<span class="mw-page-title-main">Nazca Plate</span> Oceanic tectonic plate in the eastern Pacific Ocean basin

The Nazca Plate or Nasca Plate, named after the Nazca region of southern Peru, is an oceanic tectonic plate in the eastern Pacific Ocean basin off the west coast of South America. The ongoing subduction, along the Peru–Chile Trench, of the Nazca Plate under the South American Plate is largely responsible for the Andean orogeny. The Nazca Plate is bounded on the west by the Pacific Plate and to the south by the Antarctic Plate through the East Pacific Rise and the Chile Rise respectively. The movement of the Nazca Plate over several hotspots has created some volcanic islands as well as east-west running seamount chains that subduct under South America. Nazca is a relatively young plate both in terms of the age of its rocks and its existence as an independent plate having been formed from the break-up of the Farallon Plate about 23 million years ago. The oldest rocks of the plate are about 50 million years old.

<span class="mw-page-title-main">Pacific Plate</span> Oceanic tectonic plate under the Pacific Ocean

The Pacific Plate is an oceanic tectonic plate that lies beneath the Pacific Ocean. At 103 million km2 (40 million sq mi), it is the largest tectonic plate.

<span class="mw-page-title-main">Cocos Plate</span> Young oceanic tectonic plate beneath the Pacific Ocean off the west coast of Central America

The Cocos Plate is a young oceanic tectonic plate beneath the Pacific Ocean off the west coast of Central America, named for Cocos Island, which rides upon it. The Cocos Plate was created approximately 23 million years ago when the Farallon Plate broke into two pieces, which also created the Nazca Plate. The Cocos Plate also broke into two pieces, creating the small Rivera Plate. The Cocos Plate is bounded by several different plates. To the northeast it is bounded by the North American Plate and the Caribbean Plate. To the west it is bounded by the Pacific Plate and to the south by the Nazca Plate.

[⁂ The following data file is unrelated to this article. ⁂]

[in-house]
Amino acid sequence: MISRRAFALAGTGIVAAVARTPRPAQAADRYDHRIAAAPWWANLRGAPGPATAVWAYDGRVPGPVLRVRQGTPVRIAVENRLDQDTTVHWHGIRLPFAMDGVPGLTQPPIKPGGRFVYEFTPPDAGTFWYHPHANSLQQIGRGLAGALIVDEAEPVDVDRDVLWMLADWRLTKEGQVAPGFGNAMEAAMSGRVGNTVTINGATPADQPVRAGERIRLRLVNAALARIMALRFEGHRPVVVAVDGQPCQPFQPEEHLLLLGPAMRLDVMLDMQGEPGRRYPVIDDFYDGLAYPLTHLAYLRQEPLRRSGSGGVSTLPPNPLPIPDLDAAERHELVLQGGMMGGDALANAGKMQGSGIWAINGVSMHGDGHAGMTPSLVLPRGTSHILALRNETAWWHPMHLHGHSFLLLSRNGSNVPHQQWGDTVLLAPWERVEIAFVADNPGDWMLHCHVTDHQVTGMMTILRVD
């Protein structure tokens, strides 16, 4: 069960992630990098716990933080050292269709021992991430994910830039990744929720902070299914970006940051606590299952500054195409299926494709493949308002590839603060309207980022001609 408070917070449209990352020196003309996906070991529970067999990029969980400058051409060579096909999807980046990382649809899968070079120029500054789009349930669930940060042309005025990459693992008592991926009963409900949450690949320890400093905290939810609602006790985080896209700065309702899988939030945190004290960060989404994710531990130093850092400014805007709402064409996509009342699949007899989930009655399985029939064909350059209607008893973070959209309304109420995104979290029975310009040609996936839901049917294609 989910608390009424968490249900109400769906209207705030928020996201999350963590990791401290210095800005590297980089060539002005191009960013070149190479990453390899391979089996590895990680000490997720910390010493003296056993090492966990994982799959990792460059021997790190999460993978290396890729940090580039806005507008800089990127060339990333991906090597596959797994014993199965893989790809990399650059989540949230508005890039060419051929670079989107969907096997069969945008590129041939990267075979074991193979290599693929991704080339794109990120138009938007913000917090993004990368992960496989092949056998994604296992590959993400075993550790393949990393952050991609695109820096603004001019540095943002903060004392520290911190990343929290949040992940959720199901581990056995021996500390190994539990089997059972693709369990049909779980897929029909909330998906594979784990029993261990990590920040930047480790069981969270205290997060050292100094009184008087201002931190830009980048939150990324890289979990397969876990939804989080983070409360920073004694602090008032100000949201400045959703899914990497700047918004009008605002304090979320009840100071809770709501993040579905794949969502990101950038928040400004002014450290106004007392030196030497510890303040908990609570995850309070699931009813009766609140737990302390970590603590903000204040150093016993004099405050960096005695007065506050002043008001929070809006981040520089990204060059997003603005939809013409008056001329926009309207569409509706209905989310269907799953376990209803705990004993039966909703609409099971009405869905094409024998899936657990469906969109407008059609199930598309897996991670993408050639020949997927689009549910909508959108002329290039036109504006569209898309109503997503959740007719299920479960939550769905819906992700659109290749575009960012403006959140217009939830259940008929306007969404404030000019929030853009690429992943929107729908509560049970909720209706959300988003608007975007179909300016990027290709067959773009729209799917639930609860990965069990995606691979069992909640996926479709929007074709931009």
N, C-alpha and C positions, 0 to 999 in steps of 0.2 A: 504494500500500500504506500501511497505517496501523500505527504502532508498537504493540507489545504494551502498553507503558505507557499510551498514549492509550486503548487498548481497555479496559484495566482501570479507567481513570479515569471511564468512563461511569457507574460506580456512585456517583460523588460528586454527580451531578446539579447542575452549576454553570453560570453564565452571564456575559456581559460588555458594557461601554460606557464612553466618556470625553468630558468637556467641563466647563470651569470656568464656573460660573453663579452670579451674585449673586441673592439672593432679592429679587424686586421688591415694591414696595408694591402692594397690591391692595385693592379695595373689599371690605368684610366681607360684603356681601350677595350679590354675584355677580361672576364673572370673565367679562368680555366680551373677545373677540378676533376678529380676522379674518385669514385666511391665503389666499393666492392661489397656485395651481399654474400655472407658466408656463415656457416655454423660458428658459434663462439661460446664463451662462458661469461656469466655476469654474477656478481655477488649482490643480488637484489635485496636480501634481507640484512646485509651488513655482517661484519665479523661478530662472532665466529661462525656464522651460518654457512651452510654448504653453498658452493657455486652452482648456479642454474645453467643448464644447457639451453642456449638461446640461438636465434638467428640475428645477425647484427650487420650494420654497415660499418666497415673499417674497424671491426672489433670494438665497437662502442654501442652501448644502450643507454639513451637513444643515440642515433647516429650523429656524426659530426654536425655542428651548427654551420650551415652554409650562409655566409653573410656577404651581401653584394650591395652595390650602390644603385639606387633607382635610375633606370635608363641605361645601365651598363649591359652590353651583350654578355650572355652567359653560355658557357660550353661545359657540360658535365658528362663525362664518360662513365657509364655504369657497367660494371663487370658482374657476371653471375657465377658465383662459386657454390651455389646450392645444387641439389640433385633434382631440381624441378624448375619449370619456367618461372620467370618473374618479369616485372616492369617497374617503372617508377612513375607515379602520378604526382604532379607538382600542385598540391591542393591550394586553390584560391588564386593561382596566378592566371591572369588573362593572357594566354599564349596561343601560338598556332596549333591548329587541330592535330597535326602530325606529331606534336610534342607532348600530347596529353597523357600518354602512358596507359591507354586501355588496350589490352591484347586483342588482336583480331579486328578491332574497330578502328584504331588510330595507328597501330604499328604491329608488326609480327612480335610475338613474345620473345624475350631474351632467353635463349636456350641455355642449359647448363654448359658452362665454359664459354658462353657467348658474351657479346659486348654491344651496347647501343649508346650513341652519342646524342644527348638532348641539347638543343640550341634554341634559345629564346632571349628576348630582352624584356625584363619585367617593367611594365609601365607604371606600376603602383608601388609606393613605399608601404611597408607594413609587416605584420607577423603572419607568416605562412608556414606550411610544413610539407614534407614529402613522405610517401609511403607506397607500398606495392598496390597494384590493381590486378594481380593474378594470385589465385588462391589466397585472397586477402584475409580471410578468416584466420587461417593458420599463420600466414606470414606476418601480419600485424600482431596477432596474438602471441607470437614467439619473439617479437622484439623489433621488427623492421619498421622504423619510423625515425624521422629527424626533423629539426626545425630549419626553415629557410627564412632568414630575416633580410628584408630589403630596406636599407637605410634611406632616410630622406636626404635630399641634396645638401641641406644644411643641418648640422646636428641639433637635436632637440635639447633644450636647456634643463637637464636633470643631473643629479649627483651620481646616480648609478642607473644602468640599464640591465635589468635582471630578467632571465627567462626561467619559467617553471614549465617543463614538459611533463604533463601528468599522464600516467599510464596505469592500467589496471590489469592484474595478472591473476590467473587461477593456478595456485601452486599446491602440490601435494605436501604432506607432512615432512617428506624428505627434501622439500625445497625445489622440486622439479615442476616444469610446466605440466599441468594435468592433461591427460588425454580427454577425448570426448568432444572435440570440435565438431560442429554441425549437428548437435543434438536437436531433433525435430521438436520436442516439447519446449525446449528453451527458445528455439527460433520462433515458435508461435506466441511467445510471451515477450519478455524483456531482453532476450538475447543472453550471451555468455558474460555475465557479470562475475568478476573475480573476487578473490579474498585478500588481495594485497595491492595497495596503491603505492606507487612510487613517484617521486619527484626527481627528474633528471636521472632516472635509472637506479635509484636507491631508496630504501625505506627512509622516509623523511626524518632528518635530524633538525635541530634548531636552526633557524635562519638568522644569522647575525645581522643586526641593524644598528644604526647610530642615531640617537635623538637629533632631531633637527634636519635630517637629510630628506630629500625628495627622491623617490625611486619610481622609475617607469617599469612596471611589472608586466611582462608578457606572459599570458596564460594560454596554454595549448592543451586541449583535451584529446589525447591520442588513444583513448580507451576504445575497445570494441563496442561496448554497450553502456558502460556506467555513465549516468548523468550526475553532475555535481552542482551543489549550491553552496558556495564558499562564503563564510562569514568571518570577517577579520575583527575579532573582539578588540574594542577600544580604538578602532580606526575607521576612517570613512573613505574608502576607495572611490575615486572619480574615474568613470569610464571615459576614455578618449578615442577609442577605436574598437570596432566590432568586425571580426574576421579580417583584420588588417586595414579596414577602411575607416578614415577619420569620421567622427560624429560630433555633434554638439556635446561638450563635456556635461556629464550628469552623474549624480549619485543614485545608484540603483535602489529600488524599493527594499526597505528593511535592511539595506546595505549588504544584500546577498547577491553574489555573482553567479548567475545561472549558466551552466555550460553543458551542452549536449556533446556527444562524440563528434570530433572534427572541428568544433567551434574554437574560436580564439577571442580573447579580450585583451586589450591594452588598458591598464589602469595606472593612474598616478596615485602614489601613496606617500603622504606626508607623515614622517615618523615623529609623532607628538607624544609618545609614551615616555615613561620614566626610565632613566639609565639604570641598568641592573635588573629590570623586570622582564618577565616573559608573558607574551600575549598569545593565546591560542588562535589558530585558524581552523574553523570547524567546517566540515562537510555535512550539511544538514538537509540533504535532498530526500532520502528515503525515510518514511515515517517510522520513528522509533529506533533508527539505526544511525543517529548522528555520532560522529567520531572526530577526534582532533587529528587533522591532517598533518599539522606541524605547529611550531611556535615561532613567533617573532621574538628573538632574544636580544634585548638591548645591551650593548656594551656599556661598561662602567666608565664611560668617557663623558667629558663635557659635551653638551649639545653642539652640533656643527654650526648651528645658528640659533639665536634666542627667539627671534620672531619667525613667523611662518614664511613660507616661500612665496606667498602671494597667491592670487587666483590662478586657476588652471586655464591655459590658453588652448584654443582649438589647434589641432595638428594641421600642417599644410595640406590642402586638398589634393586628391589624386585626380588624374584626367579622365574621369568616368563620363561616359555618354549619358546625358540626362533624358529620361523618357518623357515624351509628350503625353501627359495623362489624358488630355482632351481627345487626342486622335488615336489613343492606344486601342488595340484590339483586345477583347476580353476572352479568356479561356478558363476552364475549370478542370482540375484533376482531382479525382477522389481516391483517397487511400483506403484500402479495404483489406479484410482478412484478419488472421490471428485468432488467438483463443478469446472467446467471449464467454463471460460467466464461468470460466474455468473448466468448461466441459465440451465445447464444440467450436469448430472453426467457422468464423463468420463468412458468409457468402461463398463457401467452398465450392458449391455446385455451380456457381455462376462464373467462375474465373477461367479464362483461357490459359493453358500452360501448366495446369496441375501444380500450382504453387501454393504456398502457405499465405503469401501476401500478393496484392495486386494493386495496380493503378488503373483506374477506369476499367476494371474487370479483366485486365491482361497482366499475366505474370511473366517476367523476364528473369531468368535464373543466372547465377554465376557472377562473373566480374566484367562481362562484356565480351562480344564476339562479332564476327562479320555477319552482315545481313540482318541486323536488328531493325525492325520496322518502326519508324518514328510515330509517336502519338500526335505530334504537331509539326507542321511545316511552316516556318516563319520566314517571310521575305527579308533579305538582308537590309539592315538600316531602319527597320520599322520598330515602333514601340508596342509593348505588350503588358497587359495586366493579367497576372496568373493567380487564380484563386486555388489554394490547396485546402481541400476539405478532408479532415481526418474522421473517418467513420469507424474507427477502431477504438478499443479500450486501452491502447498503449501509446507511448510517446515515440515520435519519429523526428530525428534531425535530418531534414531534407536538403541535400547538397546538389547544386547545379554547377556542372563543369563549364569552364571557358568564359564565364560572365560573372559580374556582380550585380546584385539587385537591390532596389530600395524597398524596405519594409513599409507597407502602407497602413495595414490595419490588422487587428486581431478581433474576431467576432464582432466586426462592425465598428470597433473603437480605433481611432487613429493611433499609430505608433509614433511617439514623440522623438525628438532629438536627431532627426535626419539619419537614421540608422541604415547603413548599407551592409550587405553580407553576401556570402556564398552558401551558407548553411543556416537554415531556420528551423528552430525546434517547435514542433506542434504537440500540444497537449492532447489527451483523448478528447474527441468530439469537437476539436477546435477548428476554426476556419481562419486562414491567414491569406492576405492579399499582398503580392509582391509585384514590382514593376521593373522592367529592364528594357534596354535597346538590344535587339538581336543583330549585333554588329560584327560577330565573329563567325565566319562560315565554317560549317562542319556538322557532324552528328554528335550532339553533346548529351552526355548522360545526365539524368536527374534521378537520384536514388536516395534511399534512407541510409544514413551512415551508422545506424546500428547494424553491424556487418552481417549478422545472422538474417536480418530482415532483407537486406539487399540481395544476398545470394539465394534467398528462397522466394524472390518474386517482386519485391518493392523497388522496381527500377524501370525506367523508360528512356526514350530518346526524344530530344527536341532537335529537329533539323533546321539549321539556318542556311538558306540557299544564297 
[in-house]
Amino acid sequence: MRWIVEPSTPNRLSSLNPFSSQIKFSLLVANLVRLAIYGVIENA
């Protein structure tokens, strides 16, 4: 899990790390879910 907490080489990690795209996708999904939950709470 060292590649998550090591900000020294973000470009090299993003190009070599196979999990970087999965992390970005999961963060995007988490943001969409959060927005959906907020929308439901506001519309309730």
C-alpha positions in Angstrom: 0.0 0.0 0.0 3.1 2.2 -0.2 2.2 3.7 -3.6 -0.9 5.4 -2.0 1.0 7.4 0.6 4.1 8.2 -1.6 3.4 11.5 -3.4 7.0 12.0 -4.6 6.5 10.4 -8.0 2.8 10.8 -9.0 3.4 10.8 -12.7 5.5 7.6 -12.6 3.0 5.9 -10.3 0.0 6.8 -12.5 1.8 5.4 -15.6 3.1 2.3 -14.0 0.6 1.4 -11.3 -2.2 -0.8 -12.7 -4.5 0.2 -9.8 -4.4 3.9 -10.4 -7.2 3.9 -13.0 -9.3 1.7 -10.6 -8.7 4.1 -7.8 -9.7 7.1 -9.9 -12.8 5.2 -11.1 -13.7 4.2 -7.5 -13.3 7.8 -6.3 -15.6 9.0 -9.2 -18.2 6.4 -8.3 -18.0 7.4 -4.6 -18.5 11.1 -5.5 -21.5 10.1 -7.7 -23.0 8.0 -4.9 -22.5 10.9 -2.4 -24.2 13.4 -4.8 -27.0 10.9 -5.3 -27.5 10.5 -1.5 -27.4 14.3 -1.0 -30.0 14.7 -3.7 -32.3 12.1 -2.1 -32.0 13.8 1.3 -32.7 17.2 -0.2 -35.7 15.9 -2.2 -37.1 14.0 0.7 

<span class="mw-page-title-main">Mid-ocean ridge</span> Basaltic underwater mountain system formed by plate tectonic spreading

A mid-ocean ridge (MOR) is a seafloor mountain system formed by plate tectonics. It typically has a depth of about 2,600 meters (8,500 ft) and rises about 2,000 meters (6,600 ft) above the deepest portion of an ocean basin. This feature is where seafloor spreading takes place along a divergent plate boundary. The rate of seafloor spreading determines the morphology of the crest of the mid-ocean ridge and its width in an ocean basin.

<span class="mw-page-title-main">Juan de Fuca Ridge</span> Divergent plate boundary off the coast of the Pacific Northwest region of North America

The Juan de Fuca Ridge is a mid-ocean spreading center and divergent plate boundary located off the coast of the Pacific Northwest region of North America. The ridge separates the Pacific Plate to the west and the Juan de Fuca Plate to the east. It runs generally northward, with a length of approximately 500 kilometres (310 mi). The ridge is a section of what remains from the larger Pacific-Farallon Ridge which used to be the primary spreading center of this region, driving the Farallon Plate underneath the North American Plate through the process of plate tectonics. Today, the Juan de Fuca Ridge pushes the Juan de Fuca Plate underneath the North American plate, forming the Cascadia Subduction Zone.

<span class="mw-page-title-main">Galápagos Microplate</span> Very small tectonic plate at the Galapagos Triple Junction

The Galapagos Microplate (GMP) is a geological feature of the oceanic crust located at 1°50' N, offshore of the west coast of Colombia. The GMP is collocated with the Galapagos Triple Junction, which is an atypical ridge-ridge-ridge triple junction. At the Galapagos Triple Junction, the Pacific Plate, Cocos Plate, and Nazca Plate meet incompletely, forming two counter-rotating microplates at the junction of the Cocos-Nazca, Pacific-Cocos, and Pacific-Nazca spreading ridges.

<span class="mw-page-title-main">Galápagos hotspot</span> Pacific volcanic hotspot